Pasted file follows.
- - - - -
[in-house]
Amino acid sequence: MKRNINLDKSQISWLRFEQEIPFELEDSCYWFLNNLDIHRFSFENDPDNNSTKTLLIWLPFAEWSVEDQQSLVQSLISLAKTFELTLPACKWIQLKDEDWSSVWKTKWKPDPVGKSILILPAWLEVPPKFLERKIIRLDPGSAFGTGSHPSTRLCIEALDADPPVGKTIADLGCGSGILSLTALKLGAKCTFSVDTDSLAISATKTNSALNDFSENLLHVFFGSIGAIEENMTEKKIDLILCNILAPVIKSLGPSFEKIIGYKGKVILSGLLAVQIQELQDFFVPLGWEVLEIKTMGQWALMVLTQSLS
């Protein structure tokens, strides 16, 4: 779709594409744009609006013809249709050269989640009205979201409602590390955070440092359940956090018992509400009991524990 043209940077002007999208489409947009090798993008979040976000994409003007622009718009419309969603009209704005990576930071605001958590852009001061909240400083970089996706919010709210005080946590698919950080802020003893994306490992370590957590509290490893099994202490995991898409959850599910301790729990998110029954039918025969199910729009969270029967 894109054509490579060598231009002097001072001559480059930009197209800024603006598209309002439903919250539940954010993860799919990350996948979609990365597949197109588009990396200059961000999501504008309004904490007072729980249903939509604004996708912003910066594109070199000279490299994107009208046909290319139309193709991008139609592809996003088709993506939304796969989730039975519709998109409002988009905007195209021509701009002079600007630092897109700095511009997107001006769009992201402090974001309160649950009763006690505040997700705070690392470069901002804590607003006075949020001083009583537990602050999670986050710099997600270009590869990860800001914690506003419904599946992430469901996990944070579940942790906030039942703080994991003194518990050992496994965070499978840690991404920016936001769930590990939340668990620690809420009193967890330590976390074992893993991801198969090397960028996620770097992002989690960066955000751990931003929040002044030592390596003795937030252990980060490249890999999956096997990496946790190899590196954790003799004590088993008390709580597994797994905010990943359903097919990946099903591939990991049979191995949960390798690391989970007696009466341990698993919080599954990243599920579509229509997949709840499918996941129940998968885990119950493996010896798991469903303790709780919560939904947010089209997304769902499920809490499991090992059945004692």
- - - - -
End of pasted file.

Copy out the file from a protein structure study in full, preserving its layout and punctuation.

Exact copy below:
[in-house]
Amino acid sequence: MKRNINLDKSQISWLRFEQEIPFELEDSCYWFLNNLDIHRFSFENDPDNNSTKTLLIWLPFAEWSVEDQQSLVQSLISLAKTFELTLPACKWIQLKDEDWSSVWKTKWKPDPVGKSILILPAWLEVPPKFLERKIIRLDPGSAFGTGSHPSTRLCIEALDADPPVGKTIADLGCGSGILSLTALKLGAKCTFSVDTDSLAISATKTNSALNDFSENLLHVFFGSIGAIEENMTEKKIDLILCNILAPVIKSLGPSFEKIIGYKGKVILSGLLAVQIQELQDFFVPLGWEVLEIKTMGQWALMVLTQSLS
């Protein structure tokens, strides 16, 4: 779709594409744009609006013809249709050269989640009205979201409602590390955070440092359940956090018992509400009991524990 043209940077002007999208489409947009090798993008979040976000994409003007622009718009419309969603009209704005990576930071605001958590852009001061909240400083970089996706919010709210005080946590698919950080802020003893994306490992370590957590509290490893099994202490995991898409959850599910301790729990998110029954039918025969199910729009969270029967 894109054509490579060598231009002097001072001559480059930009197209800024603006598209309002439903919250539940954010993860799919990350996948979609990365597949197109588009990396200059961000999501504008309004904490007072729980249903939509604004996708912003910066594109070199000279490299994107009208046909290319139309193709991008139609592809996003088709993506939304796969989730039975519709998109409002988009905007195209021509701009002079600007630092897109700095511009997107001006769009992201402090974001309160649950009763006690505040997700705070690392470069901002804590607003006075949020001083009583537990602050999670986050710099997600270009590869990860800001914690506003419904599946992430469901996990944070579940942790906030039942703080994991003194518990050992496994965070499978840690991404920016936001769930590990939340668990620690809420009193967890330590976390074992893993991801198969090397960028996620770097992002989690960066955000751990931003929040002044030592390596003795937030252990980060490249890999999956096997990496946790190899590196954790003799004590088993008390709580597994797994905010990943359903097919990946099903591939990991049979191995949960390798690391989970007696009466341990698993919080599954990243599920579509229509997949709840499918996941129940998968885990119950493996010896798991469903303790709780919560939904947010089209997304769902499920809490499991090992059945004692």